The study of Dangun in South Korea focused on the historical significance of the Gojoseon society. In South Korea, Dangun Wanggeom is regarded as the head of the Gojoseon society, with many characteristics of the role of high priest. Wanggeom has the meaning of an overlord who governs the country.

In North Korea, the Dangun and Dangun myths were previously established as the founding myth to justify the process of establishing the Gojoseon regime. However, after the excavation of the Mausoleum of Tangun in 1994, North Korea changed its position and claimed that the Dangun myth reflects historical facts and that Dangun is a real person. Also, Dangun claims that the first king of Gojoseon, founded by the Korean people, had all of his birth, founding, and tombs in Pyongyang. There is a tomb of Dangun that North Korea excavated and reconstructed near the city directly under Pyongyang.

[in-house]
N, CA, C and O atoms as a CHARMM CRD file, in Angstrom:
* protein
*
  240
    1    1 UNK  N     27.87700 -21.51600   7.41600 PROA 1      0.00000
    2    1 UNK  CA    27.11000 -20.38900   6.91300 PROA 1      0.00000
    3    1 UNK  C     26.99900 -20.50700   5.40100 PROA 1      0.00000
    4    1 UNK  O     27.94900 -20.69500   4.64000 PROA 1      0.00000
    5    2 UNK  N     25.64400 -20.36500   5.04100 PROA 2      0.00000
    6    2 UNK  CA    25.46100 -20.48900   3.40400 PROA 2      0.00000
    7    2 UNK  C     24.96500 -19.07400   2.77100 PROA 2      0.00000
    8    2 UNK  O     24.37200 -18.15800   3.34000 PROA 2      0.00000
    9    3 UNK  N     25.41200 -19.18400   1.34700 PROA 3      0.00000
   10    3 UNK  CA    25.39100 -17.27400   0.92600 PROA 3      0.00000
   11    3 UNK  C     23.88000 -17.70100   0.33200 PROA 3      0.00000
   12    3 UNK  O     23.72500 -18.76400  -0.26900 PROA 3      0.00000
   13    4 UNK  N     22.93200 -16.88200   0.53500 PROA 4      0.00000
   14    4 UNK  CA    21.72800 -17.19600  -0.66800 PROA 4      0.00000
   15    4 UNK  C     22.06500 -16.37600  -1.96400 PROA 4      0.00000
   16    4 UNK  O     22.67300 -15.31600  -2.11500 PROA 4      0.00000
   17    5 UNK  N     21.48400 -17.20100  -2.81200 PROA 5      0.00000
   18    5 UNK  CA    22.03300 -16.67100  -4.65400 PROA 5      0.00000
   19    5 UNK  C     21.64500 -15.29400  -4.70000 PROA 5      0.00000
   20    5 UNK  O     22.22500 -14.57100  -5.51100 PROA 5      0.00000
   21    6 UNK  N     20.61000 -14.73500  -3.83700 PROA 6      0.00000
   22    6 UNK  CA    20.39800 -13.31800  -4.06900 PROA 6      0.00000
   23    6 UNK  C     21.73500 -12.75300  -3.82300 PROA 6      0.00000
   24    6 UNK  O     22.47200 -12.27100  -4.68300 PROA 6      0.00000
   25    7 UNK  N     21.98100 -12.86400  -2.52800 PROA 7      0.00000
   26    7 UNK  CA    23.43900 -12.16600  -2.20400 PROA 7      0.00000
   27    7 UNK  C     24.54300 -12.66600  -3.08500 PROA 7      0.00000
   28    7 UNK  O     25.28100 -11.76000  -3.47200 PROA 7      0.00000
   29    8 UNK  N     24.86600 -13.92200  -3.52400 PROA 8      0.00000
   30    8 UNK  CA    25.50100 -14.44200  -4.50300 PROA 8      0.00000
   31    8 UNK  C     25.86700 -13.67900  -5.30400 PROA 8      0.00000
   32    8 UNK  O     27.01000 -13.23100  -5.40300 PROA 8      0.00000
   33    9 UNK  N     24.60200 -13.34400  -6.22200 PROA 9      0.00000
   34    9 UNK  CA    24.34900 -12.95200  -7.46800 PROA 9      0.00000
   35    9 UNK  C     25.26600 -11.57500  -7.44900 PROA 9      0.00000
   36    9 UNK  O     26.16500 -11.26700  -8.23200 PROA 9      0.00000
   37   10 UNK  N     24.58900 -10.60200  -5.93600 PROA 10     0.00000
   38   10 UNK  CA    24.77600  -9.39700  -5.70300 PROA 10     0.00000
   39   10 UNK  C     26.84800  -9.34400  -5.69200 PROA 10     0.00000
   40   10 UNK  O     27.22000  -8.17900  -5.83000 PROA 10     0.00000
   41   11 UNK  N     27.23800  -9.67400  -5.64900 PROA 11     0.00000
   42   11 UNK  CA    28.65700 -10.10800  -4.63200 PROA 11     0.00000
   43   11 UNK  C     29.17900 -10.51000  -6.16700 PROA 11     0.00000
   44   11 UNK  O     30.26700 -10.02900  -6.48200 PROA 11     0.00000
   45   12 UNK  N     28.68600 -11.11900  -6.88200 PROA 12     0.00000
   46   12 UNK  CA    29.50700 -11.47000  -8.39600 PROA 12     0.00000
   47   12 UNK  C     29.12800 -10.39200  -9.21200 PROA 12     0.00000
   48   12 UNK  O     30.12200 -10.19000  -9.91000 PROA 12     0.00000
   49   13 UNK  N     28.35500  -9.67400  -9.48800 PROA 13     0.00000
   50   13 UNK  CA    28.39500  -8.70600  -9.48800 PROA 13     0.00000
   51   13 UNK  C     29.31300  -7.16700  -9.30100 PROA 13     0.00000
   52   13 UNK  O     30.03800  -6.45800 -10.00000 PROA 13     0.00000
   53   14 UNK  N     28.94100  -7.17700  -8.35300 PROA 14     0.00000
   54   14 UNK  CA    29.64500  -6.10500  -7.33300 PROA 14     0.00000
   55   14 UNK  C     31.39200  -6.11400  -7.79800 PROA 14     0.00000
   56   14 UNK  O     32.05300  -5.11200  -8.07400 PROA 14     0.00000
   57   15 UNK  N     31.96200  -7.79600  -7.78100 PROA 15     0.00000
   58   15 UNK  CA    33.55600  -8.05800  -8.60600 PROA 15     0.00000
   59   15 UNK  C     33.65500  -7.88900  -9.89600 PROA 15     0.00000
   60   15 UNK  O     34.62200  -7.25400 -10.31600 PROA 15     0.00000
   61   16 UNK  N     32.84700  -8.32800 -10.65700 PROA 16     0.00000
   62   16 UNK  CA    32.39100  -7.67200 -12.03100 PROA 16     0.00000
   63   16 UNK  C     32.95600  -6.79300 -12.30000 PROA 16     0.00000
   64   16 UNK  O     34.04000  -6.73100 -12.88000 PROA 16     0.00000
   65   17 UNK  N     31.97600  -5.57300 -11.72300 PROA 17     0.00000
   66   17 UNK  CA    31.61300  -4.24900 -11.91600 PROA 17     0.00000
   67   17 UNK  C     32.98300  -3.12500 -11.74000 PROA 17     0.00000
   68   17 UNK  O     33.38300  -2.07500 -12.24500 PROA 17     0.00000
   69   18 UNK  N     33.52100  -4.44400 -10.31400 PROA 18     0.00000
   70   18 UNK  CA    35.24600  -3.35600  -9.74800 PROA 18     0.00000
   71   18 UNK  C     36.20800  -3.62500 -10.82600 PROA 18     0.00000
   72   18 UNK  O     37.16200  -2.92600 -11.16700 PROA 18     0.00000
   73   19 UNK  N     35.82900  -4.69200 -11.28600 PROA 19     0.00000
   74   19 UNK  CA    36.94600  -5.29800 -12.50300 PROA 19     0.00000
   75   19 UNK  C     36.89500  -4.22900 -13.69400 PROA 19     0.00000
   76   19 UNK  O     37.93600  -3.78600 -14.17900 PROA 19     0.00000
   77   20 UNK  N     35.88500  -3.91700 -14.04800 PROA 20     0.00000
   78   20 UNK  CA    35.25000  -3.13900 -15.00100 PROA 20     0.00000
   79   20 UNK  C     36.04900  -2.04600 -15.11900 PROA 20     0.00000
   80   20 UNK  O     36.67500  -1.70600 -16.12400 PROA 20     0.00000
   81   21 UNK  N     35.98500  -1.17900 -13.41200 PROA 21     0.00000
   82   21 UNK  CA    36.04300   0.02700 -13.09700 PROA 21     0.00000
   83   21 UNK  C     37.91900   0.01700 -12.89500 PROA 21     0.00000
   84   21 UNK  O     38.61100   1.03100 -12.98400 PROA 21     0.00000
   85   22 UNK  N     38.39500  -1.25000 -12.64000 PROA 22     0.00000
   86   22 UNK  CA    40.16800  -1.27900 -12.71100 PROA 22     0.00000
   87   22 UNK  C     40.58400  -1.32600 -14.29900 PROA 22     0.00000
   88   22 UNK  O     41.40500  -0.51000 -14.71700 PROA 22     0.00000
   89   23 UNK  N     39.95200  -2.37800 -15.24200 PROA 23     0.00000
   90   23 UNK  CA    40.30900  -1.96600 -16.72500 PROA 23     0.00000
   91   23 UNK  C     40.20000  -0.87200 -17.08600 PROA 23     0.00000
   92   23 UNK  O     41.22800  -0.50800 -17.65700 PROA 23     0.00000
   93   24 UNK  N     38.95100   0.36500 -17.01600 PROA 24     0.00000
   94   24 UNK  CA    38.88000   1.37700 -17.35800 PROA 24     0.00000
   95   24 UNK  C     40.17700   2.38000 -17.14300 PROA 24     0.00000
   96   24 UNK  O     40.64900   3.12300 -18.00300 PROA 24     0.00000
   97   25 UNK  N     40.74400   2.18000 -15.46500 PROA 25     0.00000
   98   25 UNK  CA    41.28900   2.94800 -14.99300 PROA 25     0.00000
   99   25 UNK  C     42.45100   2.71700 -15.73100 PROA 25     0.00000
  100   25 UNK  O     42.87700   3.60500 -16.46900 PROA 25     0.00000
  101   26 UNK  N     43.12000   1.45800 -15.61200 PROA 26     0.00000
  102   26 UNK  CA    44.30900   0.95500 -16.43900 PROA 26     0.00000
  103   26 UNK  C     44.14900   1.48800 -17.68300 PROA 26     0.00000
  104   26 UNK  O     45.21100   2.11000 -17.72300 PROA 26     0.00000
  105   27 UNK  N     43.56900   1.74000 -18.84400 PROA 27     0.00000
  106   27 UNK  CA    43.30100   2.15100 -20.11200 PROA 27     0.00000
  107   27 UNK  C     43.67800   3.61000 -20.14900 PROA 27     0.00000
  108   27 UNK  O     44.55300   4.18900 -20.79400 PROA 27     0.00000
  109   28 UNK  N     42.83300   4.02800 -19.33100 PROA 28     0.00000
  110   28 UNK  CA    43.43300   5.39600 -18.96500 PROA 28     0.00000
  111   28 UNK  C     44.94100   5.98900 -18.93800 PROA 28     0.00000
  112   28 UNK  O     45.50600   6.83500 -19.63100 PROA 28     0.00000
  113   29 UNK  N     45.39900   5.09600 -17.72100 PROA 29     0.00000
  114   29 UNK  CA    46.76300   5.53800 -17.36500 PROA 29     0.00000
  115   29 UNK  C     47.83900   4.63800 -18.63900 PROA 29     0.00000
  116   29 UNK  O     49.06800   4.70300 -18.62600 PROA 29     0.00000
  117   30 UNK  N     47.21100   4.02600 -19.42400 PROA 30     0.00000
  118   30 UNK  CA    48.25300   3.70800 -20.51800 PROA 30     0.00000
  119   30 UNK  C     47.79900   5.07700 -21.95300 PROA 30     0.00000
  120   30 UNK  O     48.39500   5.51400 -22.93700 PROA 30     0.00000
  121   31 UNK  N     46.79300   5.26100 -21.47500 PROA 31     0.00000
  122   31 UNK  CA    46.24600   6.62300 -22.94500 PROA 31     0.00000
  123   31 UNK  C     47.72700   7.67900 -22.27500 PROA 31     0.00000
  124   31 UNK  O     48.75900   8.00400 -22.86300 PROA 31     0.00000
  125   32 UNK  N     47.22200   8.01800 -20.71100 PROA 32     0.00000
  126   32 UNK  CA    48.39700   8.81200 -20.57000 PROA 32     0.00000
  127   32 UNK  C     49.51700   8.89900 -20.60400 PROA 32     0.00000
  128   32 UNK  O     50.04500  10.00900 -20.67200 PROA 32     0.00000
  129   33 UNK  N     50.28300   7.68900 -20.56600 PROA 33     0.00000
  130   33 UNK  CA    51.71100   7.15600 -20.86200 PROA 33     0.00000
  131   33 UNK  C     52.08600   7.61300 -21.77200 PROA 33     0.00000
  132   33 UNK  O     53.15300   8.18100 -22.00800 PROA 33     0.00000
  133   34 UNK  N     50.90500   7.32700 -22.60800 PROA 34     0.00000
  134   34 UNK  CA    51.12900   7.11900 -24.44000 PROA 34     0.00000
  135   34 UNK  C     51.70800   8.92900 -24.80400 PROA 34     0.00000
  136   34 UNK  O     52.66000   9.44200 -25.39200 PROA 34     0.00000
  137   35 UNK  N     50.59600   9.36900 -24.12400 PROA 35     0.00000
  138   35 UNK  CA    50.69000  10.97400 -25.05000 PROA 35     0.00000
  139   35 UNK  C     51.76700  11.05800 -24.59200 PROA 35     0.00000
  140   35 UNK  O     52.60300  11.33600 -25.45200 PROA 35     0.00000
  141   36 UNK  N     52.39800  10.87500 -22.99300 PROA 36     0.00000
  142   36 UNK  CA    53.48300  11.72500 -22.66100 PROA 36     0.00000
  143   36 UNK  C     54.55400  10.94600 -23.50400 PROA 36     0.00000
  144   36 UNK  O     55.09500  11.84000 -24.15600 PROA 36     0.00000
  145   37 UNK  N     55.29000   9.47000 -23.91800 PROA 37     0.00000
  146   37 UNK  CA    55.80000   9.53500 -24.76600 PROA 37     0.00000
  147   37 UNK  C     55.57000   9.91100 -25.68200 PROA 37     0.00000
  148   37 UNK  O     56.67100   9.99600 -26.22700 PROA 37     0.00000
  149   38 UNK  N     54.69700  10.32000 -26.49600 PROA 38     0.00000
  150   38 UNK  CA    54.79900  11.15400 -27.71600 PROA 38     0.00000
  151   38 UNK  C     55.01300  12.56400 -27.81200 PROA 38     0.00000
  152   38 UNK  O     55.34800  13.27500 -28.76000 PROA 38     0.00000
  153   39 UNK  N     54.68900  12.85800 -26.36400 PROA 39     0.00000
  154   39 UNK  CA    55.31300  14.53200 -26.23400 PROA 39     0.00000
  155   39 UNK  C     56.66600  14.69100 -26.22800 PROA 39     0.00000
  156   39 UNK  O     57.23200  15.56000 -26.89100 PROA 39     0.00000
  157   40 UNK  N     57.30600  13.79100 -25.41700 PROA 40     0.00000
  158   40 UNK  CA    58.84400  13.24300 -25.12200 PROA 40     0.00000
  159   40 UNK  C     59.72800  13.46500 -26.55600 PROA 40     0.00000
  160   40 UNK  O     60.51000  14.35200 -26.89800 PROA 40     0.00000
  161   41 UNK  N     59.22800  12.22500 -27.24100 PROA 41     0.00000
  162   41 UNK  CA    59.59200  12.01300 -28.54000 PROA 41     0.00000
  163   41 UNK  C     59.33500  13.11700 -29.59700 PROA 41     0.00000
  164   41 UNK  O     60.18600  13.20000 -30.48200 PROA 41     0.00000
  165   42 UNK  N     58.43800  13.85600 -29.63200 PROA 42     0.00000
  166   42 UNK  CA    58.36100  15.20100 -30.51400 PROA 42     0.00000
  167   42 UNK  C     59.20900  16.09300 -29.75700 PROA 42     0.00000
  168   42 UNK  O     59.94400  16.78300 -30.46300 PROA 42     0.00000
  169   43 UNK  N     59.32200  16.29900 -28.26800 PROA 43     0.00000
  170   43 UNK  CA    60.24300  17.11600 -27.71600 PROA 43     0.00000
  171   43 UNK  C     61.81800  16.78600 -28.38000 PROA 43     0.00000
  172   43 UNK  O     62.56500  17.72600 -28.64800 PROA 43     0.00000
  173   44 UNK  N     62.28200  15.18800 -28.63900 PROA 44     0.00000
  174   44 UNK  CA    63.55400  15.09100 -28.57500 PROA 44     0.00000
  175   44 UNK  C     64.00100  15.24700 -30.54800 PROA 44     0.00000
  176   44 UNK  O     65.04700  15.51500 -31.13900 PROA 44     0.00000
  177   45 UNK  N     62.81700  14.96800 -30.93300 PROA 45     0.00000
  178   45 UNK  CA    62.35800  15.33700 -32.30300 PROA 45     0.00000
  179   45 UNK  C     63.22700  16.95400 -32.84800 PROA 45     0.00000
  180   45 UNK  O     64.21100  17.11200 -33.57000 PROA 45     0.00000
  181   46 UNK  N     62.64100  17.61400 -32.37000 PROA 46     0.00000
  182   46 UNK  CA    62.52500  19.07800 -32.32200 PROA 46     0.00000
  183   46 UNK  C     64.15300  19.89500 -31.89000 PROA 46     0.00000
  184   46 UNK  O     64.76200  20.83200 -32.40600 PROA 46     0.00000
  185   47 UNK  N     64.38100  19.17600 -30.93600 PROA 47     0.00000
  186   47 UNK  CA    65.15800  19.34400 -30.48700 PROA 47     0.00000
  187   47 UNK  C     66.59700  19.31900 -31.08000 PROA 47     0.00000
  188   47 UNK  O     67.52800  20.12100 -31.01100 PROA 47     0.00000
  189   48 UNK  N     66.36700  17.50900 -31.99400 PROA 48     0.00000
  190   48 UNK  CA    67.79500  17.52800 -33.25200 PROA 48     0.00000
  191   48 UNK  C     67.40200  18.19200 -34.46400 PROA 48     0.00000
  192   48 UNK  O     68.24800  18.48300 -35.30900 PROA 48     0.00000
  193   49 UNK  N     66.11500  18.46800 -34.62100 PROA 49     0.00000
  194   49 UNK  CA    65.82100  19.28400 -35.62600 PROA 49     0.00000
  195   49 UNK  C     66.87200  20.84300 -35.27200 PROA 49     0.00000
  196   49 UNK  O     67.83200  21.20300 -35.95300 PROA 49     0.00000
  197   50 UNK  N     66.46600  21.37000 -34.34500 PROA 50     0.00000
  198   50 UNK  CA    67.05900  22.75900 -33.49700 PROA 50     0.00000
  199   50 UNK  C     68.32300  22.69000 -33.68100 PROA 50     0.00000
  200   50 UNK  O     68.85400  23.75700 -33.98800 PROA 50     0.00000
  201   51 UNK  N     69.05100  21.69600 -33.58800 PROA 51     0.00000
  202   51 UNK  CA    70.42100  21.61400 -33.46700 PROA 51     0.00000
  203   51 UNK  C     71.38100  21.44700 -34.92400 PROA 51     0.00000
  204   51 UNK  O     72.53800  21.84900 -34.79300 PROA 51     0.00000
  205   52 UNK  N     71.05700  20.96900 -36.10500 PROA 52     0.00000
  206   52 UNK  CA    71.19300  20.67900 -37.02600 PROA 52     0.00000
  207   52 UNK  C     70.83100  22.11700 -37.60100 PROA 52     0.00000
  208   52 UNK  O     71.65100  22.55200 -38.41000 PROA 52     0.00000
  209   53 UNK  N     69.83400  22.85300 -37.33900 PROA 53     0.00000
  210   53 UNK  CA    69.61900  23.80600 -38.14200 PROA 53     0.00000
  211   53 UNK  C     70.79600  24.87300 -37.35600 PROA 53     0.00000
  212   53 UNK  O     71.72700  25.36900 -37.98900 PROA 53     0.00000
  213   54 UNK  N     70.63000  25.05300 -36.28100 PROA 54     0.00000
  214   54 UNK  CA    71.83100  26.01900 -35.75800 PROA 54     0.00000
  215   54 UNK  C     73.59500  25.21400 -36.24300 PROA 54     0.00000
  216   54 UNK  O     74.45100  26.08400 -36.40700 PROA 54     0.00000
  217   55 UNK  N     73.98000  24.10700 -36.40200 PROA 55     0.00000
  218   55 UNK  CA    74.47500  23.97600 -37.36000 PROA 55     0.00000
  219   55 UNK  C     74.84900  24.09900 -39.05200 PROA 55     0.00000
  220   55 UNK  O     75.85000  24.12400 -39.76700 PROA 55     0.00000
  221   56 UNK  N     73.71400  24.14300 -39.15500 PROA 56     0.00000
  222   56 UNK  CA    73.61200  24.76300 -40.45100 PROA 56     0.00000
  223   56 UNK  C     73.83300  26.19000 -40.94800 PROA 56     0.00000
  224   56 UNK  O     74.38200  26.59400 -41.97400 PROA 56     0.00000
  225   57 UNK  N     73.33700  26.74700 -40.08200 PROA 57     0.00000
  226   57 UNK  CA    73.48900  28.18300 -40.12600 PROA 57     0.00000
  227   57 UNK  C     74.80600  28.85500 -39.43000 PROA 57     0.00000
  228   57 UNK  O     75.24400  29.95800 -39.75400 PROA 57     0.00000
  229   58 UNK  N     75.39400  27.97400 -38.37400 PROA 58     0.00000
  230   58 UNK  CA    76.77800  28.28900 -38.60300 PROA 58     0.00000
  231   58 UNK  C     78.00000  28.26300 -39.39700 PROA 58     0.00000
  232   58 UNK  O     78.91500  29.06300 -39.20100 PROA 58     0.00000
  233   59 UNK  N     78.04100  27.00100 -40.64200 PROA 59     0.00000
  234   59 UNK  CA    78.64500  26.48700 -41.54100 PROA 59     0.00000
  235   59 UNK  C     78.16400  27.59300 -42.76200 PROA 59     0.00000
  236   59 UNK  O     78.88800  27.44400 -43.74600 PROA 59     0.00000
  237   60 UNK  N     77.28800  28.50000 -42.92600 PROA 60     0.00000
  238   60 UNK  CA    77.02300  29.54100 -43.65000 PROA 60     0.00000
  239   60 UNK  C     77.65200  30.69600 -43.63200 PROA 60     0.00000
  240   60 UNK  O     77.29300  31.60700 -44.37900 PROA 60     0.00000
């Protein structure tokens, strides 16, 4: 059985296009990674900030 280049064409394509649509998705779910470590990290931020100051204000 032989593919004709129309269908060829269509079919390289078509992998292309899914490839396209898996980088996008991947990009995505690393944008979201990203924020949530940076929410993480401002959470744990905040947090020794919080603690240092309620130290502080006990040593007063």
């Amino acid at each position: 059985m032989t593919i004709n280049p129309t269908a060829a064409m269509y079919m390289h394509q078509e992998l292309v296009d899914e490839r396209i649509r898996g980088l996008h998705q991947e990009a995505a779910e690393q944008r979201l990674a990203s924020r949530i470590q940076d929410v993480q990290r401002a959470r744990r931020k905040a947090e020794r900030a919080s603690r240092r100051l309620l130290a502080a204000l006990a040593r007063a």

The earliest recorded version of the Dangun legend appears in the 13th century Samguk yusa, which cites China's Book of Wei and Korea's lost history text Gogi (Korean고기; Hanja古記).[14] This is the best known and most studied version, but similar versions are recorded in the Jewang Un-gi by the late Goryeo scholar Yi Seunghyu (이승휴; 李承休, 1224–1300), as well as the Eungje Siju (Korean응제시주; Hanja應製詩註) and Sejong Sillok (세종실록; commonly known as "Annals of the Joseon Dynasty", Sejong Jang-heon Dae-wang Shil-lok; Korean세종장헌대왕실록; Hanja世宗莊憲大王實錄) of the early Joseon. Dangun is worshipped today as a deity by the followers of Cheondoism and Daejongism.[15]